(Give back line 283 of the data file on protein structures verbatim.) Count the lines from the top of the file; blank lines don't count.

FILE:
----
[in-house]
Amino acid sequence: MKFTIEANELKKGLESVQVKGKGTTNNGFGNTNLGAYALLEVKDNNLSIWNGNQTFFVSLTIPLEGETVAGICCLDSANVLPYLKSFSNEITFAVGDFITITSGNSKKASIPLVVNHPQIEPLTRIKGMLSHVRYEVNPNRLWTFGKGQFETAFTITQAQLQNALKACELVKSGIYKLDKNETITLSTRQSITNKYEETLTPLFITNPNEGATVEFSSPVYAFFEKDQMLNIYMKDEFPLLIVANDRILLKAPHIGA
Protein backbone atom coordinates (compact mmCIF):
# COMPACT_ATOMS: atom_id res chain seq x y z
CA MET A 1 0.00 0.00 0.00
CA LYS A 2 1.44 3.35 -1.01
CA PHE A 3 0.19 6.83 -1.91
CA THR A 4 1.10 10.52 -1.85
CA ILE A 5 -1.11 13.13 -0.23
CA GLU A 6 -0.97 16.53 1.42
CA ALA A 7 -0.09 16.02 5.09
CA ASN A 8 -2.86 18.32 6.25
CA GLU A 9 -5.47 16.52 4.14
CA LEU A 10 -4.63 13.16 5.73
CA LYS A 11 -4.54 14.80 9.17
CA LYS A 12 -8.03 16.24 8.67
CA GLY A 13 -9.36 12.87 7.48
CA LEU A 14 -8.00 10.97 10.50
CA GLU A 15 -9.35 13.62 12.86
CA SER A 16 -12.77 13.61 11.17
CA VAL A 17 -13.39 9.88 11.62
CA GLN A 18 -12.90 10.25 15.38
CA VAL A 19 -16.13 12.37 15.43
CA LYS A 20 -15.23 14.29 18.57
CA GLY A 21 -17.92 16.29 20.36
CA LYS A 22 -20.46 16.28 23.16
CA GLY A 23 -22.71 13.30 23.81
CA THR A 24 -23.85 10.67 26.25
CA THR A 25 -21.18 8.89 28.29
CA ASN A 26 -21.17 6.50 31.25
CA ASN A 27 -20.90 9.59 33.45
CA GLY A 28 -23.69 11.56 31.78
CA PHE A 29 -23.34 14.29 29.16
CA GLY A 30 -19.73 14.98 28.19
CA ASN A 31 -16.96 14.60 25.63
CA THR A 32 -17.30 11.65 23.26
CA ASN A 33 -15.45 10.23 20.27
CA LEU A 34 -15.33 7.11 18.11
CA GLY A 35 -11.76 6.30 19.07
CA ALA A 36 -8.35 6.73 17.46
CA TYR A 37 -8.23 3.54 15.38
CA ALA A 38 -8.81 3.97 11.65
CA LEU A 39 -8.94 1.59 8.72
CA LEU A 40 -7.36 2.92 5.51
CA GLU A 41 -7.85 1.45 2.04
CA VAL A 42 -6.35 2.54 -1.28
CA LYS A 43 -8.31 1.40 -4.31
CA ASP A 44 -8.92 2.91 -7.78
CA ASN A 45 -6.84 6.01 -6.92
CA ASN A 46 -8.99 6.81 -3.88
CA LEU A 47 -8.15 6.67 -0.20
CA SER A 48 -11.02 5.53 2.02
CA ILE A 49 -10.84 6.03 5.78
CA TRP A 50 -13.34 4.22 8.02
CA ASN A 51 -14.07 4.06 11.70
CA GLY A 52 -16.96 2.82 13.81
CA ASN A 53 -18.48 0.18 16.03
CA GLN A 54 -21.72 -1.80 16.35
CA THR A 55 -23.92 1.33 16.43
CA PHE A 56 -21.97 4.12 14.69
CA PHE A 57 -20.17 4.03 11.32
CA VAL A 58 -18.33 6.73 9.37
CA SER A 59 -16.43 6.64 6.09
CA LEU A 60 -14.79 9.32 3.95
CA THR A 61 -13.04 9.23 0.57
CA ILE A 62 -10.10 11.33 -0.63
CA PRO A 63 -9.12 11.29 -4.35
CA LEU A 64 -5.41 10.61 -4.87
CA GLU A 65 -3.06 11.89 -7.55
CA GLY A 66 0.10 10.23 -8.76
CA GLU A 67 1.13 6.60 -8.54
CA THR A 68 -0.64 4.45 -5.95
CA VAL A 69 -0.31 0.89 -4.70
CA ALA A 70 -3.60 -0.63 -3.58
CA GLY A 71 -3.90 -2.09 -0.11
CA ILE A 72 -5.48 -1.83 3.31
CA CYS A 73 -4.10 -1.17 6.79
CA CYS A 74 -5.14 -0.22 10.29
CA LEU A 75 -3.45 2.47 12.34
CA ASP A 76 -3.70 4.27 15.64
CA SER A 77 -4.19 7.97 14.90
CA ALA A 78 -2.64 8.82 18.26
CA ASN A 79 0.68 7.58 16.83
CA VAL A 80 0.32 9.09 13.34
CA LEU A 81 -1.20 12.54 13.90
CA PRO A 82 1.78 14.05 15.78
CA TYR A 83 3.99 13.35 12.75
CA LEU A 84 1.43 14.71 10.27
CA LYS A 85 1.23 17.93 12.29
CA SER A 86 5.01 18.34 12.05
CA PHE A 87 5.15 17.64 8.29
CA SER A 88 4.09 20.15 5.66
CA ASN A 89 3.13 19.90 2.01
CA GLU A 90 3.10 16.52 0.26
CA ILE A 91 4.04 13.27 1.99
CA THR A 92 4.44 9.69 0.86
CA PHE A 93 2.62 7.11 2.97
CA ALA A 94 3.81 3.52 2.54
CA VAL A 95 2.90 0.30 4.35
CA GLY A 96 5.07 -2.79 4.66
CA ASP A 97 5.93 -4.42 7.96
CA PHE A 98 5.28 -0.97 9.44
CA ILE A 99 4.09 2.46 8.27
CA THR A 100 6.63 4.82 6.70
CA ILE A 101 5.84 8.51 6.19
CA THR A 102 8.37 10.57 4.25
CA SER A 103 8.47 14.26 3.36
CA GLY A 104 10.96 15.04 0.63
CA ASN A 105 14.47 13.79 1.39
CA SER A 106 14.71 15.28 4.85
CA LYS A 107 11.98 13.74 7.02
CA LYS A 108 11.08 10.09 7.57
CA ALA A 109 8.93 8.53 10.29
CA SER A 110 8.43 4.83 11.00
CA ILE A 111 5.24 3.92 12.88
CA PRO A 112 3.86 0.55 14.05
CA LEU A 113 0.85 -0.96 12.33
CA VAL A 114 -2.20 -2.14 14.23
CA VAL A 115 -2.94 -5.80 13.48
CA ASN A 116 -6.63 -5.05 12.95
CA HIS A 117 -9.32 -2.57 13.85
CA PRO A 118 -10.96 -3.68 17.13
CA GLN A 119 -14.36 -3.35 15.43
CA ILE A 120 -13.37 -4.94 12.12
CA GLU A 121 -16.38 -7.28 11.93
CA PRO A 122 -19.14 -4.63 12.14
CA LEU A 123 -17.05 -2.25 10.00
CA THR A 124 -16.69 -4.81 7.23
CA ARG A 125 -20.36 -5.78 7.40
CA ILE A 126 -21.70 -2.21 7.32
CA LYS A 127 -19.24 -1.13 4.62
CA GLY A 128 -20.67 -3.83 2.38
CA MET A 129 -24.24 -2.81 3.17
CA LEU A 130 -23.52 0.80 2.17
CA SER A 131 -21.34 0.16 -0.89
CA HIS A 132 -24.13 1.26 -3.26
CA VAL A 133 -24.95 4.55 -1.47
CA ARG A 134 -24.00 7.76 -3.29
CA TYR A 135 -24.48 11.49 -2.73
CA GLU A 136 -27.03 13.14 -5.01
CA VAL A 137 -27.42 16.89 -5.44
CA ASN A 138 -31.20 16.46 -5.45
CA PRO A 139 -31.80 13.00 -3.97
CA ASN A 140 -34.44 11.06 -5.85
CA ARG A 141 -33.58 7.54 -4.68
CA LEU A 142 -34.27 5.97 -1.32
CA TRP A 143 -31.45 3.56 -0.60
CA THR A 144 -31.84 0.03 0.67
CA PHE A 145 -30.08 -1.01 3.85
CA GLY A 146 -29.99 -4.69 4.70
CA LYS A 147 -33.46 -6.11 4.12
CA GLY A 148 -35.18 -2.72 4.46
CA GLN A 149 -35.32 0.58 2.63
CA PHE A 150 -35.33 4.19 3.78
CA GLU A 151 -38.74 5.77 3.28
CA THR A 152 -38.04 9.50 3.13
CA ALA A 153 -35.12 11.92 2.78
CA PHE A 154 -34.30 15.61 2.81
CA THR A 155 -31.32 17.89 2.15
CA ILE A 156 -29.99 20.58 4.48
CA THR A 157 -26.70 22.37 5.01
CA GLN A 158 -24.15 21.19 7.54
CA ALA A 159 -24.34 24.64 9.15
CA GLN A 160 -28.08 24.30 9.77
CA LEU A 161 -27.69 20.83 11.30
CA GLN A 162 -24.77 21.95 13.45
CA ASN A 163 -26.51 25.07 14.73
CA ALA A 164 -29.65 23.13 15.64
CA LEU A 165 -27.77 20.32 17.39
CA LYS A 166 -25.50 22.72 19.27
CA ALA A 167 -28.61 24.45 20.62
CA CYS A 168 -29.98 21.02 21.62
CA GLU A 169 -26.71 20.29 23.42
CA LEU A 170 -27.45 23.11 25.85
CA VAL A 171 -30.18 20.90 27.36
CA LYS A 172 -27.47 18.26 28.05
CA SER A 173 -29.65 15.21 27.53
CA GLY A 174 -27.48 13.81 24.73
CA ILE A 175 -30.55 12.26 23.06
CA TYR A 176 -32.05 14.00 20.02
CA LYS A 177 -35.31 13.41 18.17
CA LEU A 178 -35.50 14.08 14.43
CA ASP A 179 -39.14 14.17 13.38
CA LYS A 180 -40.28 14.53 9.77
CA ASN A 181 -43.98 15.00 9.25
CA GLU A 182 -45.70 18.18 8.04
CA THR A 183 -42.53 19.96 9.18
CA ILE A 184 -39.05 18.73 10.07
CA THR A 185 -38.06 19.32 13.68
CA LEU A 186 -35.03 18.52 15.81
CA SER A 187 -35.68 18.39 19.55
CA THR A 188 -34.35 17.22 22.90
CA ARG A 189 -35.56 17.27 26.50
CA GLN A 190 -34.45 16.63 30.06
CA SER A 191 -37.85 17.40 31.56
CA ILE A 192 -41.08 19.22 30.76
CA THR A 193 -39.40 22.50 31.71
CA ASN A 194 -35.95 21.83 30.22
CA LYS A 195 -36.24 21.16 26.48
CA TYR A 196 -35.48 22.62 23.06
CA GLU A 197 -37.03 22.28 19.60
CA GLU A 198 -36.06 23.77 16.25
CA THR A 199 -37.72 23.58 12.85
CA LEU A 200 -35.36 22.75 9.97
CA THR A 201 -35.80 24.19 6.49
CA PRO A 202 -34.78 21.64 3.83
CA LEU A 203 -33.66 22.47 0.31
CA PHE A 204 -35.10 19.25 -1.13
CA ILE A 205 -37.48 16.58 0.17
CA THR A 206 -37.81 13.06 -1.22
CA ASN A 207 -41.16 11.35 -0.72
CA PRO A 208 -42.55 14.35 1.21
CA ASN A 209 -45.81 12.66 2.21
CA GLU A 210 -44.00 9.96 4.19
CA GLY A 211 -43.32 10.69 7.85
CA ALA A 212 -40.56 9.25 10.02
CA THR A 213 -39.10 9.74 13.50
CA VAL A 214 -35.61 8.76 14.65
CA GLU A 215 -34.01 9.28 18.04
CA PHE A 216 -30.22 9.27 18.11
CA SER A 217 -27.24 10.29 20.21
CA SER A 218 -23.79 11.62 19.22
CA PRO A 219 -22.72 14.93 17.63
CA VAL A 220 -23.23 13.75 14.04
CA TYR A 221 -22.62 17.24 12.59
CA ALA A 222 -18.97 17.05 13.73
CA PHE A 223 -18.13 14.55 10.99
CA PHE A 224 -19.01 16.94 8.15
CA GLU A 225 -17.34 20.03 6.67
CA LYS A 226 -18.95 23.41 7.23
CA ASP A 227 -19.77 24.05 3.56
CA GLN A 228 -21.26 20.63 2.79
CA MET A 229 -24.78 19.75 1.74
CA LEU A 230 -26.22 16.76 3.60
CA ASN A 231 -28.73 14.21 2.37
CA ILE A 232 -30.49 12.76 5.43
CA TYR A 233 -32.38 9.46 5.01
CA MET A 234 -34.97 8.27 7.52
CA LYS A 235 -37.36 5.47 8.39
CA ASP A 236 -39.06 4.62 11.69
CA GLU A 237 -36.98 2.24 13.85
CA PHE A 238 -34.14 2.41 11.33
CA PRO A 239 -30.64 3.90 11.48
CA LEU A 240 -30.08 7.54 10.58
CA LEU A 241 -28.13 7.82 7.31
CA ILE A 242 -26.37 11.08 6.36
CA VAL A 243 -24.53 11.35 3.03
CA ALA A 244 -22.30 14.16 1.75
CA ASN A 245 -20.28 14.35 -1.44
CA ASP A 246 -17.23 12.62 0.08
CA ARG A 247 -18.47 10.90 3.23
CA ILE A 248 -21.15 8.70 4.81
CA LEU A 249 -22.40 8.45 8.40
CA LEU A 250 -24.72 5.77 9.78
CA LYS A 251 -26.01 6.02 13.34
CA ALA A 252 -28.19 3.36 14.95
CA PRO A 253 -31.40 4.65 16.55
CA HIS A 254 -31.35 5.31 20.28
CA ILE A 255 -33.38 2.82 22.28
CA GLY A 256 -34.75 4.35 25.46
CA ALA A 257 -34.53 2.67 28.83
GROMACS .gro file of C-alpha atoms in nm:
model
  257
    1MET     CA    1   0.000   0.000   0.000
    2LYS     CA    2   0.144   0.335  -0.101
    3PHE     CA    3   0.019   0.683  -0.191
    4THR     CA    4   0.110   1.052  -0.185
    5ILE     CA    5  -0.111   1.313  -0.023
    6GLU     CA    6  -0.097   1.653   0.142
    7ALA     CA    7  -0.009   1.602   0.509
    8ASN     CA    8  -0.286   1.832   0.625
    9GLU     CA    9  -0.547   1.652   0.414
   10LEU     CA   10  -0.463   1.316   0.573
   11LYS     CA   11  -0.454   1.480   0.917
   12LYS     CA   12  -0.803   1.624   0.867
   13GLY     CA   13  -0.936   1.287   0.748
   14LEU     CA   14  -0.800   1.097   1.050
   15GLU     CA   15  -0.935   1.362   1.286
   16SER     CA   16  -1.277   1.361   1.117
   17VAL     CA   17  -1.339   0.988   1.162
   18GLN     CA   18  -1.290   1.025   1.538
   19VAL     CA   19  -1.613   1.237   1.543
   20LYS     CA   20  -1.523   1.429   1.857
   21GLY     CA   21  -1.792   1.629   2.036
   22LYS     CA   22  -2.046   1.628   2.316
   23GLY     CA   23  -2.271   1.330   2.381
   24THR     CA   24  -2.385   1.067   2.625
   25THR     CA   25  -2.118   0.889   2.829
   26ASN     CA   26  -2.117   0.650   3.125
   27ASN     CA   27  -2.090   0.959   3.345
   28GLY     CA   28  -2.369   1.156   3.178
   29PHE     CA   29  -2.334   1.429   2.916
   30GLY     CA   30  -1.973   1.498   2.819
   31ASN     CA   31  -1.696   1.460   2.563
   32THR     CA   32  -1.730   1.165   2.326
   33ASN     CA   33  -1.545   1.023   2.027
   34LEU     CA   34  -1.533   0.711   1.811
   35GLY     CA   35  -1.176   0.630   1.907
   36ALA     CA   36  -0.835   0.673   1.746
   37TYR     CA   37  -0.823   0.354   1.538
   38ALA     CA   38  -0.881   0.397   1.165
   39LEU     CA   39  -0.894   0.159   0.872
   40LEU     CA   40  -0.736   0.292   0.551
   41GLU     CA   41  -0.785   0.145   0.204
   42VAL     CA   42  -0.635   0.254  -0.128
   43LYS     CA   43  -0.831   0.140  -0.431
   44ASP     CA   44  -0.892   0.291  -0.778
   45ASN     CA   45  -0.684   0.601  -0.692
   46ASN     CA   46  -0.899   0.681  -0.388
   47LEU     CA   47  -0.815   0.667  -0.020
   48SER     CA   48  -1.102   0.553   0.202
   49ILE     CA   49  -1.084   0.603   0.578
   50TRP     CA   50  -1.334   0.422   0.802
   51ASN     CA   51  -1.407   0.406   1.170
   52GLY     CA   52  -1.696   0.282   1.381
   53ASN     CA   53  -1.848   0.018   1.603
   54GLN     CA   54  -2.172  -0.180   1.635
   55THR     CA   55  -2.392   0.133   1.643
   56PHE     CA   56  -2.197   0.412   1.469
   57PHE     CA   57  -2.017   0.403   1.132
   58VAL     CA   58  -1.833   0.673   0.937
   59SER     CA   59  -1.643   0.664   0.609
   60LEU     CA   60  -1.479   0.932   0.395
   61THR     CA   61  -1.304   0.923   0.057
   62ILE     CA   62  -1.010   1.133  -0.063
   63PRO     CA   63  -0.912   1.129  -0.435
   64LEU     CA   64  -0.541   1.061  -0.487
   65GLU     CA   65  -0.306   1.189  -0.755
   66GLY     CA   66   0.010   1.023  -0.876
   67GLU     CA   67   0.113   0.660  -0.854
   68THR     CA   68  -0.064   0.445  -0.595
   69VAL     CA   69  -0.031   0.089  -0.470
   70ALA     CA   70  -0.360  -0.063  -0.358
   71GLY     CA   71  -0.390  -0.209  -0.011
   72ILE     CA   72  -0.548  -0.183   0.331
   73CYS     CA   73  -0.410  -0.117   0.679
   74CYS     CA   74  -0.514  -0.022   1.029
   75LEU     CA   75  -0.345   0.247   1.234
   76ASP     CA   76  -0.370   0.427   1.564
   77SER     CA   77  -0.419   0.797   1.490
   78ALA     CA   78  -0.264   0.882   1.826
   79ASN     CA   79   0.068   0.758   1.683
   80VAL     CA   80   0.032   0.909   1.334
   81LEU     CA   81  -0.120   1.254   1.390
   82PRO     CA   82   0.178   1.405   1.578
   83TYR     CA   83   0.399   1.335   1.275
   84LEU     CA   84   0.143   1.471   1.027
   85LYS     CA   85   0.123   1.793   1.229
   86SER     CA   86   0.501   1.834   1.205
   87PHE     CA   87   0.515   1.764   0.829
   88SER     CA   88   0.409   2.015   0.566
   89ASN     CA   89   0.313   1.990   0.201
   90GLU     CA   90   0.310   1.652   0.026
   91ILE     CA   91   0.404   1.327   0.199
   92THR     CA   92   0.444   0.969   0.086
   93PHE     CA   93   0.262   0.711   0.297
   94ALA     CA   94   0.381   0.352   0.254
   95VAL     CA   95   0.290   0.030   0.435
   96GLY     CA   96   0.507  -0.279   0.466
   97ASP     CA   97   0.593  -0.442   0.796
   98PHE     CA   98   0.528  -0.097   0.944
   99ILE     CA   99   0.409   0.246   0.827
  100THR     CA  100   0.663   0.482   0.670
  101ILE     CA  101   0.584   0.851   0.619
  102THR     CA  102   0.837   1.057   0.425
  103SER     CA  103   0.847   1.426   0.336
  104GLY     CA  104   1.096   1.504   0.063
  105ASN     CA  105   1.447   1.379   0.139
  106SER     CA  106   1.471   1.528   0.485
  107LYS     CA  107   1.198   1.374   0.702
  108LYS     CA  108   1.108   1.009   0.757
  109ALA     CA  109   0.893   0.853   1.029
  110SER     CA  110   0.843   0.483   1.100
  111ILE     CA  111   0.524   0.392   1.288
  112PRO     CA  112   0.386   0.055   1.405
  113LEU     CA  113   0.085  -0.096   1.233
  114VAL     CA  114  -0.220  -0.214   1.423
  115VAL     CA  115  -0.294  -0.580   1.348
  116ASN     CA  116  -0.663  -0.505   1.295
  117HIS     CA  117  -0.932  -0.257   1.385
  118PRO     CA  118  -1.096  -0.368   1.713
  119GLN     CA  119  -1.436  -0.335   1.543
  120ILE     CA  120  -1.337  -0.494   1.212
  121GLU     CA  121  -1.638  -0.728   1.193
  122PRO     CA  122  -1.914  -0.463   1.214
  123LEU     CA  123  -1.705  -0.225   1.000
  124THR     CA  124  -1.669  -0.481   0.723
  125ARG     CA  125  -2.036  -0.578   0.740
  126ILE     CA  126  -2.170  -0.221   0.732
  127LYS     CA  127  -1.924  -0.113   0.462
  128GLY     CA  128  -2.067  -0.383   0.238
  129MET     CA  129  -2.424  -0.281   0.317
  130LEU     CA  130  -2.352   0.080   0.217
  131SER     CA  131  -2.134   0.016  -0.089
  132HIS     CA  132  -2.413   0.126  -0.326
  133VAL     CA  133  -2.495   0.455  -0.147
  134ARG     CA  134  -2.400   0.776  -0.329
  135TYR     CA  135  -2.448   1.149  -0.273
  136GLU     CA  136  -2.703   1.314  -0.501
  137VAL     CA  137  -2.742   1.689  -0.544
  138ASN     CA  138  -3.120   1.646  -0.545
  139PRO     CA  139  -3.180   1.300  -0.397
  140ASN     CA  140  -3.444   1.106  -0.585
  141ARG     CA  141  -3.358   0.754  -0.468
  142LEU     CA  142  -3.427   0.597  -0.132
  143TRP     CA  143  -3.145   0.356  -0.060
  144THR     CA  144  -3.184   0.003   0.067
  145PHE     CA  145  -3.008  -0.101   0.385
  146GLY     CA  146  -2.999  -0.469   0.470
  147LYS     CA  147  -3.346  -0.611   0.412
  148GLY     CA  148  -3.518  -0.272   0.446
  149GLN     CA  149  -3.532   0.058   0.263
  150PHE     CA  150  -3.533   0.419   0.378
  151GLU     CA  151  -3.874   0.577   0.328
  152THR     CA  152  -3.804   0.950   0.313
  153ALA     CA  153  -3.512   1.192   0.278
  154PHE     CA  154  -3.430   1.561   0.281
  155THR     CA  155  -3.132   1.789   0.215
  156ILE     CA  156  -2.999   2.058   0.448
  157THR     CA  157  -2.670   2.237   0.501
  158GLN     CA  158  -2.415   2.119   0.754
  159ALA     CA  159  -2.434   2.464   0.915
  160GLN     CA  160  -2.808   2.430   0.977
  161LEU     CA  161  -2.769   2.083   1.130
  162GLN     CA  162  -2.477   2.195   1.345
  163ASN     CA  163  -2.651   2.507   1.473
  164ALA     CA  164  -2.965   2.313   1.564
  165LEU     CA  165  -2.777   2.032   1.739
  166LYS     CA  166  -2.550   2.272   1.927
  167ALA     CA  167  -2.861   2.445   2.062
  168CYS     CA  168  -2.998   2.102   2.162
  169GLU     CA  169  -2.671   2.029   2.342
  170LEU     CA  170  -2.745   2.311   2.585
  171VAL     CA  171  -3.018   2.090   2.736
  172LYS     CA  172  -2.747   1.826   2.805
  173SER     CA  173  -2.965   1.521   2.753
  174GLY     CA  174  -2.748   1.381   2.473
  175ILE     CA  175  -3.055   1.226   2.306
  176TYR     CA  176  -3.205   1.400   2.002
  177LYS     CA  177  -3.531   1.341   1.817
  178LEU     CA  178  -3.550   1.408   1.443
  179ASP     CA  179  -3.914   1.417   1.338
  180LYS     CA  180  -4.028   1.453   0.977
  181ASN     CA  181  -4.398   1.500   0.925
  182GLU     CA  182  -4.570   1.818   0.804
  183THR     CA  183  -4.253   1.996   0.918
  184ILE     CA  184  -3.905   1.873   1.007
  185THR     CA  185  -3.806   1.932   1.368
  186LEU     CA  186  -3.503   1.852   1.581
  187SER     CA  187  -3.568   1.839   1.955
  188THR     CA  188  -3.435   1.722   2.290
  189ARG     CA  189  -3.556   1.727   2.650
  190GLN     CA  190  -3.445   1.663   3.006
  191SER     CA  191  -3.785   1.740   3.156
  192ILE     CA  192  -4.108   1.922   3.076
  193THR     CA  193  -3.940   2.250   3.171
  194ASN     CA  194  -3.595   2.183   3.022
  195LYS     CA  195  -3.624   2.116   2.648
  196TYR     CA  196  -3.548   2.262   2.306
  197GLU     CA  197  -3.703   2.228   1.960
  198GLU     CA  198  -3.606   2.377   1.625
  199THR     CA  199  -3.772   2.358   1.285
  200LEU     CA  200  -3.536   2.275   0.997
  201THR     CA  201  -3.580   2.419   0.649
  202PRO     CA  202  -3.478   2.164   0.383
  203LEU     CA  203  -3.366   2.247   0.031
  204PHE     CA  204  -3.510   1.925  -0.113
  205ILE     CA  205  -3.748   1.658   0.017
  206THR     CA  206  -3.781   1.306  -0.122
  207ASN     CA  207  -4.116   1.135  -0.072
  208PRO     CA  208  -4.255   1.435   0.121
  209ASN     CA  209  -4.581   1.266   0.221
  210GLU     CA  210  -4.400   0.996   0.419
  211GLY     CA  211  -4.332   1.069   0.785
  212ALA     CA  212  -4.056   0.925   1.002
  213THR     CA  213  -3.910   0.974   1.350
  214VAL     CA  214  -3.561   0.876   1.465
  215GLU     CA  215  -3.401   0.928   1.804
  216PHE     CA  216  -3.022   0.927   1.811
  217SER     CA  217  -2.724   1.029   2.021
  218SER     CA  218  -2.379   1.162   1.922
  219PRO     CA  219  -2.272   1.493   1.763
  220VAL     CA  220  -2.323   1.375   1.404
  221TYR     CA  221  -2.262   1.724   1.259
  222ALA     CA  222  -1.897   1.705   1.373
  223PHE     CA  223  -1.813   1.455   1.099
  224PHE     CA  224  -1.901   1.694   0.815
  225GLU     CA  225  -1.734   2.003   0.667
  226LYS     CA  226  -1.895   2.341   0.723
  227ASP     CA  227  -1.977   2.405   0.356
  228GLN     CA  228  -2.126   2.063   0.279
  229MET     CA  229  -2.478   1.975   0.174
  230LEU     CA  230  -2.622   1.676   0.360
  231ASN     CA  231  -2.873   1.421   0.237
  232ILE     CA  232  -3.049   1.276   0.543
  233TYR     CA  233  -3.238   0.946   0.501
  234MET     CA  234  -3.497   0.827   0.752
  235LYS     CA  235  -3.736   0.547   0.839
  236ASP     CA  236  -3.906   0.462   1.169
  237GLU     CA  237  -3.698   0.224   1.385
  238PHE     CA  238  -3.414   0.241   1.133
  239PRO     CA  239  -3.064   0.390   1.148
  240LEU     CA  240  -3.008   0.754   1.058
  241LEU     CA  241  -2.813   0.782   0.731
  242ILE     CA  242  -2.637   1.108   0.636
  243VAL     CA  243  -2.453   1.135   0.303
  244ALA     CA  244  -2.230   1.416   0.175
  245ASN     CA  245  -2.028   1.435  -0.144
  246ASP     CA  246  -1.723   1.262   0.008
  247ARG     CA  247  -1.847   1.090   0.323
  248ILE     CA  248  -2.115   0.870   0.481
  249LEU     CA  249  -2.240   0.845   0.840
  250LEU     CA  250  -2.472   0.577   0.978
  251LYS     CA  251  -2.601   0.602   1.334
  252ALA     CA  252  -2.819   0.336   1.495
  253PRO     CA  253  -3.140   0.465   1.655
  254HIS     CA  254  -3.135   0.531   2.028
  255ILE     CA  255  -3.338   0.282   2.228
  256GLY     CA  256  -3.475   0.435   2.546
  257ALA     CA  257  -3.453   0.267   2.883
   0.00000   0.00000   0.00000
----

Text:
   19VAL     CA   19  -1.613   1.237   1.543